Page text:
Infidelity is one of the most devastating blows to a relationship’s foundation. Couples often want to know, “Can my marriage be saved after an affair?” In his book, “What Makes Love Last,” by couples researcher Dr. John Gottman, he seeks to answer that question based on years of research on the concept of trust. Here are some of the book’s most significant findings.
According to Gottman, a relationship is only affair-proof when there is a high degree of trust between partners. When trust erodes, small cracks become like large glass windows revealing a mountain of temptation.
How do you keep trust alive in a relationship? It is built in small moments of connection between couples everyday. Did your spouse call stressed about an upcoming work presentation and you berated him for not studying hard enough? Did you notice your significant other teary-eyed over a fight she had with a friend and instead of consoling her you turned the other cheek? These seemingly small moments of disconnect – which signals to your partner that you are not there for me in my time of need- destroy a relationship’s foundation over time.
Gottman instructs couples to use the acronym ATTUNE: Awareness (be conscious of your partner’s mood, attitudes and feelings), Turning toward (ask what’s wrong), Tolerance (stay patient and compassionate towards your partner’s emotions), Understanding (recognize and understand where your partner is coming from), Non-defensive responding (offer support) and Empathy (put yourself in your partner’s world and find ways to understand their circumstance).
When partners neglect one another in moments such as the examples given above, they start to doubt one another and begin to believe that they can’t voice their fears, concerns or unhappiness. They withdraw, hold back and isolate themselves. No longer feeling like home is a safe haven, the possibility of seeking fulfillment elsewhere becomes more and more likely, thus leading to an affair.
Couples are the most threatened and in jeopardy immediately after an affair because each person is trying to make sense of what’s happened.
With heightened insecurity and a broken safety net, everything they once knew and understood seems uncertain. Partners need to work on establishing emotional safety while agreeing not to make any permanent decisions about their relationship right away.
Both partners experience an array of feelings. Sadness, hurt, anger and resentment are a few of the most prominent for the hurt partner. Thoughts like, “How can I ever forgive him/her?” “Am I to blame? “Did I do something to cause this?” are common. Shame, embarrassment, defensiveness and often time’s relief are emotions that run rampant through the unfaithful partner’s consciousness. “I wanted to get caught,” or “I’m actually relieved that it’s finally out in the open” are common phrases from the affair partner.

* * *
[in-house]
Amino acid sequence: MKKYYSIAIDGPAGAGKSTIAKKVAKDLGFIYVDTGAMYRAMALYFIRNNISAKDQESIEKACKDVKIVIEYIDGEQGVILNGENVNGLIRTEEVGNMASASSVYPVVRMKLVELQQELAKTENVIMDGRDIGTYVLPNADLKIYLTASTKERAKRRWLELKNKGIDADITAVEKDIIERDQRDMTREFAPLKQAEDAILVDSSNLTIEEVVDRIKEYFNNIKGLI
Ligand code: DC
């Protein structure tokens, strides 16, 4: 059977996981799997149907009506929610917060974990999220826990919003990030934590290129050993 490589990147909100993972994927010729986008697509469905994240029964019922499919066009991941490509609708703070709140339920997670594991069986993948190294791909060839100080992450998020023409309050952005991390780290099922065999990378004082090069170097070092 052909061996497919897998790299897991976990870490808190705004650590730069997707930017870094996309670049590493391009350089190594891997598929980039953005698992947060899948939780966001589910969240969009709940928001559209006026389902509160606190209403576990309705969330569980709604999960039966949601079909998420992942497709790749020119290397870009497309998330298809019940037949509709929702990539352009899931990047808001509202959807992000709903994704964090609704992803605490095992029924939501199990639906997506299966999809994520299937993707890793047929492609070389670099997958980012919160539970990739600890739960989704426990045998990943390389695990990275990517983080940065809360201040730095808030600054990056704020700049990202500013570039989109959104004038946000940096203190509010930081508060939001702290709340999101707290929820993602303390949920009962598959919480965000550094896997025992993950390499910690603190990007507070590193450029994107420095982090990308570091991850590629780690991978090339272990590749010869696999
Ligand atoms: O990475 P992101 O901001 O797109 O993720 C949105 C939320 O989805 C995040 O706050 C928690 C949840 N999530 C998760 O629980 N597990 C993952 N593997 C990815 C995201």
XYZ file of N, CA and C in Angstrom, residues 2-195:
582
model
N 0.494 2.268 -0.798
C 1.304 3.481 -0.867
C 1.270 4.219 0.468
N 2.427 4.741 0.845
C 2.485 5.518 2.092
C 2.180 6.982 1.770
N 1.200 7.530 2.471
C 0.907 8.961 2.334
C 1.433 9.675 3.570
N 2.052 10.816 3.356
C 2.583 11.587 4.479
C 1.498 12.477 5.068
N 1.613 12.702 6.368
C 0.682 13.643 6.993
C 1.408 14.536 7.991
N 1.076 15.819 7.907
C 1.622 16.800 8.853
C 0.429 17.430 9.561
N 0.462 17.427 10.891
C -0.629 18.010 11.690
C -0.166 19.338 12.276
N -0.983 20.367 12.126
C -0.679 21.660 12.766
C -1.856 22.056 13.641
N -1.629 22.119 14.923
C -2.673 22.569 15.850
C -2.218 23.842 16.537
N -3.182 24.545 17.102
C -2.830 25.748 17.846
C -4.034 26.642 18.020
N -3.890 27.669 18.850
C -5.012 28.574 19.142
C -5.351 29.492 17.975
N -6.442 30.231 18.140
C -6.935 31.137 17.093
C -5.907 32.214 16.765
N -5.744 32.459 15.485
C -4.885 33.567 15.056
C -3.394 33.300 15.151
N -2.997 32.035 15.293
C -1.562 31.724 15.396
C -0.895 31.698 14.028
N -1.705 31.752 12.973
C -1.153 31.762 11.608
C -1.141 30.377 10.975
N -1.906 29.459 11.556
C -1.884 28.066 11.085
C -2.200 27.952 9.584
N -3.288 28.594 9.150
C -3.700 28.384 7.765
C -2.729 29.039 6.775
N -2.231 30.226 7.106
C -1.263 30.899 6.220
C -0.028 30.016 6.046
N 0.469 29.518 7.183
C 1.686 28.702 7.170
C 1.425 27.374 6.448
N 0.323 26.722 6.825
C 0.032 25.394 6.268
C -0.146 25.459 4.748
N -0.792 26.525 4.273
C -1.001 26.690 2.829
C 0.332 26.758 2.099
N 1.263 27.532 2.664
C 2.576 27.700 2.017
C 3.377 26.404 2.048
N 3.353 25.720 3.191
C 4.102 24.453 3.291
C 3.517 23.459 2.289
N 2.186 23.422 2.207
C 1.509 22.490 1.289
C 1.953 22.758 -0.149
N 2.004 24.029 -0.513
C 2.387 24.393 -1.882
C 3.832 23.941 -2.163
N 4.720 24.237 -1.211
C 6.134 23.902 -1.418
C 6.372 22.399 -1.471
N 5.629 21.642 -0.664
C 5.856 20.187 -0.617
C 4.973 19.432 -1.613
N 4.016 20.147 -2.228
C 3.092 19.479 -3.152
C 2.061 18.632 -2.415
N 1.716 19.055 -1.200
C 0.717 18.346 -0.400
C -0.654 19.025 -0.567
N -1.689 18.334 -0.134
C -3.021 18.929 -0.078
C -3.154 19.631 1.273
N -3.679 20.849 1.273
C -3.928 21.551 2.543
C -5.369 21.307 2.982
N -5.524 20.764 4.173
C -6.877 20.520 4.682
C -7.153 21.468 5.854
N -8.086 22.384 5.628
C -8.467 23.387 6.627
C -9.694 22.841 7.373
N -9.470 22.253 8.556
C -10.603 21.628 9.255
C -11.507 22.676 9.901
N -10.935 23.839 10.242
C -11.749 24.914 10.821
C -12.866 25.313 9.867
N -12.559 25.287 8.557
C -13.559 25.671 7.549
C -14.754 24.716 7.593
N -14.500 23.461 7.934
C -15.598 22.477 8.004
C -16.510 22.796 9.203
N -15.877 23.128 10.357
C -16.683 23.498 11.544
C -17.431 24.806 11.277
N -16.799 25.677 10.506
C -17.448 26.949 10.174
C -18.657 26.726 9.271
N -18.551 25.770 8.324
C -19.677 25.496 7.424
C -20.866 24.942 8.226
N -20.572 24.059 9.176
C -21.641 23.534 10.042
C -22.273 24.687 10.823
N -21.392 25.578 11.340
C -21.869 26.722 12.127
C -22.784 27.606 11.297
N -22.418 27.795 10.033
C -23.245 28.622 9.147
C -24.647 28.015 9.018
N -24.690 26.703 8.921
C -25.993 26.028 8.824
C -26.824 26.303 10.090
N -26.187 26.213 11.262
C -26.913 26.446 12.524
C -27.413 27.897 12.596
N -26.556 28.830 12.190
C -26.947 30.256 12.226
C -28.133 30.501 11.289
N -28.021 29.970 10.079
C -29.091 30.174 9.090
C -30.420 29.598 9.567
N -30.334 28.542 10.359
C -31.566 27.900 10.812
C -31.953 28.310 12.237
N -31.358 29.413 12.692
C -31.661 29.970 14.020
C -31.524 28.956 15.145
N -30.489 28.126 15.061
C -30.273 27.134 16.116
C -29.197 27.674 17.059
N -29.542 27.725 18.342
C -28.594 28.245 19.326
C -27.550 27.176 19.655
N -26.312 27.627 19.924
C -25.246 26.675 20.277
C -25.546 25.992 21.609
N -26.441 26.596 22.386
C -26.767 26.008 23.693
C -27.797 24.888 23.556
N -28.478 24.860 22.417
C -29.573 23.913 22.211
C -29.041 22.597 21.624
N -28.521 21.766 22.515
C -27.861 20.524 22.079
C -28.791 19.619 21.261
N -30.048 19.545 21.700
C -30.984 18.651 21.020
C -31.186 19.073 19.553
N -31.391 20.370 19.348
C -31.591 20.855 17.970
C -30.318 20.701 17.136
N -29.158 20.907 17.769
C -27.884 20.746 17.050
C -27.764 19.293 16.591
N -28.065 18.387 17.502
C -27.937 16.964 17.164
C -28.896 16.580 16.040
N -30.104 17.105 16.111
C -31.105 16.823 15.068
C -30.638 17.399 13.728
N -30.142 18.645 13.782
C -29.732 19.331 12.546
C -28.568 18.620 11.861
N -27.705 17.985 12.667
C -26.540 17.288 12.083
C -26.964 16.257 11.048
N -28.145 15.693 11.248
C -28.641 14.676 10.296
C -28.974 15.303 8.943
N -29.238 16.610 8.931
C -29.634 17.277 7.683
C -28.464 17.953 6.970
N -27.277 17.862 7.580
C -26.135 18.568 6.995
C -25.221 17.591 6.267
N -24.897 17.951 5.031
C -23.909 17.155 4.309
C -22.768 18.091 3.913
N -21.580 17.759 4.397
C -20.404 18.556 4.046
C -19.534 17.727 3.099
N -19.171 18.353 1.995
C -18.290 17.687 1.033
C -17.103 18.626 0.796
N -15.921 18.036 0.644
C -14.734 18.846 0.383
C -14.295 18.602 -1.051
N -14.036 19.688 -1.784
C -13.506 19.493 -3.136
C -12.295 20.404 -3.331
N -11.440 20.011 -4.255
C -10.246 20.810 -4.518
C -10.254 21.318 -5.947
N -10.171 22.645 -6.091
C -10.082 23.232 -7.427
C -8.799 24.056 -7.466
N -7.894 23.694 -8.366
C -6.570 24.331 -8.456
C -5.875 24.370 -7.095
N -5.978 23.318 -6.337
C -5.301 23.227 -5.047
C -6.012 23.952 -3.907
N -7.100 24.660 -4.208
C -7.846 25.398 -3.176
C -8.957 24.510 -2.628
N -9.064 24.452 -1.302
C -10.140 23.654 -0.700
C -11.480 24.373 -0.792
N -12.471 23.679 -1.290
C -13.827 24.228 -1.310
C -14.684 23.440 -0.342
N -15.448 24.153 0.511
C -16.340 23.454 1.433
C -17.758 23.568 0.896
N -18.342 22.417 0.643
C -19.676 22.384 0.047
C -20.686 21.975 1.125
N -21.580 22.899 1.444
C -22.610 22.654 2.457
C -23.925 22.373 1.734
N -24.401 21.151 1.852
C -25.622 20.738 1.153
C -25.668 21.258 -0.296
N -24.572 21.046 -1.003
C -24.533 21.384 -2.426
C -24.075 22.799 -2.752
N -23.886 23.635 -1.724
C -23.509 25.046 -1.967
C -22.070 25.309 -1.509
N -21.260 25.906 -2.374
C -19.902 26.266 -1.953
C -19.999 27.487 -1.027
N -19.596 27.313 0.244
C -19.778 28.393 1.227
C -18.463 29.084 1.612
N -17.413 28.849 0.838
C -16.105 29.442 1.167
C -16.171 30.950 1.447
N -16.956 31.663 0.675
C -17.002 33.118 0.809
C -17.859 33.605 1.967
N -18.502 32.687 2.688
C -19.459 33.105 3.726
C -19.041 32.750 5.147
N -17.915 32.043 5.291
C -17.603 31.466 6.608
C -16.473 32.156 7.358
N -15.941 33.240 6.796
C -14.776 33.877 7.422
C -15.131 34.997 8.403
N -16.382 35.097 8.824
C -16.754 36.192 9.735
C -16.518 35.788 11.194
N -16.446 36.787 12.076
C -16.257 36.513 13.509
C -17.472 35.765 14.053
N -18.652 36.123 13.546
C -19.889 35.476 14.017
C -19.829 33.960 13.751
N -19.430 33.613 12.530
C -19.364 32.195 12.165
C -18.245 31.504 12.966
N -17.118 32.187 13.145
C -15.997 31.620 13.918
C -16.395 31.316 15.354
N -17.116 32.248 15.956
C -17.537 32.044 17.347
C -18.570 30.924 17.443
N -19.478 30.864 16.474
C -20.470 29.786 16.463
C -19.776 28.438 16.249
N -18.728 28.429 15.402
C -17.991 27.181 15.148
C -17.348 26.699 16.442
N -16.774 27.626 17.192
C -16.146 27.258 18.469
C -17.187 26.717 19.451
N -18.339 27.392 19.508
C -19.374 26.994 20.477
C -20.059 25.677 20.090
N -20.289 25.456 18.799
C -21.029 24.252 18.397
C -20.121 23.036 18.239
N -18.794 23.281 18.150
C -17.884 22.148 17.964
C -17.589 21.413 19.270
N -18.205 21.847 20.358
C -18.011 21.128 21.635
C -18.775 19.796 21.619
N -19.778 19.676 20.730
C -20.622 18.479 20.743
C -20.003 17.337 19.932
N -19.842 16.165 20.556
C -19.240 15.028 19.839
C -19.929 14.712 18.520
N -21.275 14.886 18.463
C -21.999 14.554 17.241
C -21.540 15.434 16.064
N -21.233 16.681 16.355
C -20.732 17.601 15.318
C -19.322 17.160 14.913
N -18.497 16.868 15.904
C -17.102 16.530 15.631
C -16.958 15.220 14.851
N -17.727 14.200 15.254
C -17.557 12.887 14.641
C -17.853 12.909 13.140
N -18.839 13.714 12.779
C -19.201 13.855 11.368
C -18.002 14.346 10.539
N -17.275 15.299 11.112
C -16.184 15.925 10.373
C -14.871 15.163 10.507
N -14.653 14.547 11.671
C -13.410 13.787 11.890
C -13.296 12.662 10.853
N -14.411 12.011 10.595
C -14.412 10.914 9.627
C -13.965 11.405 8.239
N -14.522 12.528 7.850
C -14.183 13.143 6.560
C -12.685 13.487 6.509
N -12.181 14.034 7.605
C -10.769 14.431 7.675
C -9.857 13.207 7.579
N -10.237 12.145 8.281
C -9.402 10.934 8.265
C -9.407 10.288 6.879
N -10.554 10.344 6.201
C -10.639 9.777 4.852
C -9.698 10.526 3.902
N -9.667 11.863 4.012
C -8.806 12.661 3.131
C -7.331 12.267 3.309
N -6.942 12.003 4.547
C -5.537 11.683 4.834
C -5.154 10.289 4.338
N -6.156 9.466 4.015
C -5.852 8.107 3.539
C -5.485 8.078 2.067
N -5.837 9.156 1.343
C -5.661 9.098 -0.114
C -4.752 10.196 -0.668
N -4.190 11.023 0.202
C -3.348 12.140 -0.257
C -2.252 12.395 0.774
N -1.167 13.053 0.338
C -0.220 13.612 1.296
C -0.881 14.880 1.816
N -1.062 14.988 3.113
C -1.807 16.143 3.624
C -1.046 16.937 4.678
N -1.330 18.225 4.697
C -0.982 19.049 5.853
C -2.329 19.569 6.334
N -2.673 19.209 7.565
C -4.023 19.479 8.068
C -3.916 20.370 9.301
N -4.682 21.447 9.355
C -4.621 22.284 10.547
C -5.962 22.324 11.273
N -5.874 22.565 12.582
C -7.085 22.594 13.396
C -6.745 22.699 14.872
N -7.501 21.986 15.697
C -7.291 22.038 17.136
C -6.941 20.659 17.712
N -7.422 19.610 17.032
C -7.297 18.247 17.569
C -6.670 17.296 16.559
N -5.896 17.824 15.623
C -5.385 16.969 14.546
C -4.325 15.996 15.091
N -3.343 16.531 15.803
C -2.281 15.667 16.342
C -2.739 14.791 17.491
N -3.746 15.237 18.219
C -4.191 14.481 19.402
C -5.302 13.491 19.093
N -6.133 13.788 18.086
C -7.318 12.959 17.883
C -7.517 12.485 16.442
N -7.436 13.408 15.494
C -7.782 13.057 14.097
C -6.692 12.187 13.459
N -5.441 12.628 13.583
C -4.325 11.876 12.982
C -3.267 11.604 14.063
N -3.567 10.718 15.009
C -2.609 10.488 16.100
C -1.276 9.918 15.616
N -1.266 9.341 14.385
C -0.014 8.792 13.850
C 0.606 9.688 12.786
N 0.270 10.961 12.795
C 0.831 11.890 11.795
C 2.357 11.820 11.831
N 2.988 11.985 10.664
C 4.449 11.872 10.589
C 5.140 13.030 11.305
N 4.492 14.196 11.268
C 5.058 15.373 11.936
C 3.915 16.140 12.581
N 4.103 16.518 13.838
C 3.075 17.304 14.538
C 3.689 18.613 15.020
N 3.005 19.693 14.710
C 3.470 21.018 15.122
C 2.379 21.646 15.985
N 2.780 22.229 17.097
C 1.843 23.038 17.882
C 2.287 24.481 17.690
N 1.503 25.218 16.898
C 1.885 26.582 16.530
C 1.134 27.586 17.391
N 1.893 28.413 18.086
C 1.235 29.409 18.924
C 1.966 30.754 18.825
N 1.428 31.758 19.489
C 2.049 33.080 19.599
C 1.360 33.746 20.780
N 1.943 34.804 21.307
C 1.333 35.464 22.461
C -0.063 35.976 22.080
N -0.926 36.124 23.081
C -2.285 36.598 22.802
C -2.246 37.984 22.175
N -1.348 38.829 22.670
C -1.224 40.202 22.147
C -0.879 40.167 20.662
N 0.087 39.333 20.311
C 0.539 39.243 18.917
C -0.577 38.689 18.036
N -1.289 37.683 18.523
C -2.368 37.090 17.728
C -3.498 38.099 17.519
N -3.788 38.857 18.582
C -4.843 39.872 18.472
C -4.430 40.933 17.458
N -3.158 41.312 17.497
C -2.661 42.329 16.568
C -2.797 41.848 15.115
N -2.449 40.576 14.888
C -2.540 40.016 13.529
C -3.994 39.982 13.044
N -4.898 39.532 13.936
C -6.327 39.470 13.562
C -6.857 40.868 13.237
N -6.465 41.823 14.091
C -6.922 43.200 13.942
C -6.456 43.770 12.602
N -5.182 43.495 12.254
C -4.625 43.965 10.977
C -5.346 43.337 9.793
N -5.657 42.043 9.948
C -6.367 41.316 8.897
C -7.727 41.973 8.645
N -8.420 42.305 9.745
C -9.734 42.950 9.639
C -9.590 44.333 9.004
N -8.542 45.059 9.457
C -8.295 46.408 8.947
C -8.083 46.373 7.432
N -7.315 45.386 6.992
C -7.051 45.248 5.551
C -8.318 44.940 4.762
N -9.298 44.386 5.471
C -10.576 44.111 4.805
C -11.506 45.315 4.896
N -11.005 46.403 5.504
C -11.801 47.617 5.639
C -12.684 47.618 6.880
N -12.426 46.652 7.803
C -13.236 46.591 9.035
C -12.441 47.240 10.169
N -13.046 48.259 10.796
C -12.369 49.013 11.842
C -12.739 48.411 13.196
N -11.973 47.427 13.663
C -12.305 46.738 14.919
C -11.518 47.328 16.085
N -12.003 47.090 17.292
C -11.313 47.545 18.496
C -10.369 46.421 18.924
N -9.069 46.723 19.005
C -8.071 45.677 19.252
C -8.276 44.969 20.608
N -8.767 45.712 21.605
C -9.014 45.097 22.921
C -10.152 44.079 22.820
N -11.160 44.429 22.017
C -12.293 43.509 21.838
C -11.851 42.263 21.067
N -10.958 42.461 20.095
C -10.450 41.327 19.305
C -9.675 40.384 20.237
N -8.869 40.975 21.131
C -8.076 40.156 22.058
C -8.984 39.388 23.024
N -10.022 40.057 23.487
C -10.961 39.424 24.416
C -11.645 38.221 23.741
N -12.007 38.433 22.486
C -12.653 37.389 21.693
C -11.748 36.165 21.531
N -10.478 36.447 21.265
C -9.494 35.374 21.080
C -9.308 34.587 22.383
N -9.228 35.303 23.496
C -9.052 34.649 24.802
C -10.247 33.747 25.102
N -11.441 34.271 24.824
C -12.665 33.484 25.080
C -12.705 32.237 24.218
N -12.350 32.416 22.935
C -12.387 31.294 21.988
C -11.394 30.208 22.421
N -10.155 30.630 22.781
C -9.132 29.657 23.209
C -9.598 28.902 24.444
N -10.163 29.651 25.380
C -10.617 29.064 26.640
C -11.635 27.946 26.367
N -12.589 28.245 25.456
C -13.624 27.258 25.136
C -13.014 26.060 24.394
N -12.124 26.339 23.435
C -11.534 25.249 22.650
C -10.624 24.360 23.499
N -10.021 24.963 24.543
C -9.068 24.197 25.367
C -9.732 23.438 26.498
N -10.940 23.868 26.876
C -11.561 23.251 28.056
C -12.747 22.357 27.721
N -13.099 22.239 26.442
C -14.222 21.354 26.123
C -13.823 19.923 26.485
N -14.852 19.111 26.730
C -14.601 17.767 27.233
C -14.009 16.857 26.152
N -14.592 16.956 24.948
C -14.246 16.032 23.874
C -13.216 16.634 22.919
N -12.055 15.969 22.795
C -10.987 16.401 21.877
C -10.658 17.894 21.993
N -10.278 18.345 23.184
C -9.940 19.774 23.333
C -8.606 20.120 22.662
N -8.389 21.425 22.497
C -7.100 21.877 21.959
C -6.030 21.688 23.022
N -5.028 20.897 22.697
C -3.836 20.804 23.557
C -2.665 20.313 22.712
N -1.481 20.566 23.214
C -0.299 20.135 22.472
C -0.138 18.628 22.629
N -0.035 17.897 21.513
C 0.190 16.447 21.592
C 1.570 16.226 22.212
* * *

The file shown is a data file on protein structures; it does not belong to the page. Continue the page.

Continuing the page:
In this fragile state, the unfaithful partner has a very important role to play for the sake of saving the relationship. Putting their own feelings aside for the time being is critical so that they can tend to their hurt partner. This does not mean that they have to let go of their own reasons of neglect and loneliness about the relationship that lead them to be unfaithful. Indeed, it is absolutely paramount that the affair partner is able to talk honestly about how the affair came to be so as not to make the same mistake in the future, however tending to the hurt partner is of utmost importance during this stage.
Being honest and transparent about the affair while showing remorse helps their significant other feel heard and understood which is the most powerful motivator for overcoming feelings of anger and hopelessness.
The hurt partner has a right to know how long the affair lasted and what degree of feelings were involved. Obsessing over the physical details of the relationship is common, but Gottman cautions against asking for graphics, as knowing too much might destroy the couple’s chances to rebuild.
As Time Goes On
Once the hurt partner is able to express their anger and disappointment- and the affair partner tends to them with compassion and genuine remorse- they begin to see that trust and healing are a possibility. Only then can the hurt partner begin to open up and understand their significant other’s side of things in order to see how the relationship was in jeopardy for infidelity.
This is not to excuse the affair partner of their wrongdoing- they made an awful judgment call that threatened the entire well-being of the relationship- but it is an opportunity to shed light on how both partners can come together and work on building trust in sliding door moments of connection.
Gottman provides hope for couples in his book and concludes that relationships can heal from infidelity.
It might feel like the harder path to travel- and indeed, sometimes it is. There are times when couples will feel like giving up- like it’s just too hard. Other days, they might see a break in the clouds and find hope amidst the despair.
Couples that make the commitment to band together and fight for their marriage have great success for overcoming such a devastating blow as infidelity. Couples should be warned against seeking advice from friends and family during this time as the advice given- albeit with good intention- may not be helpful to the relationship’s ability to recover. Instead, seeking a trusting professional who has experience with unfaithfulness can work with the couple on rebuilding their relationship. Couples counseling can be a great option for those looking for further direction and guidance.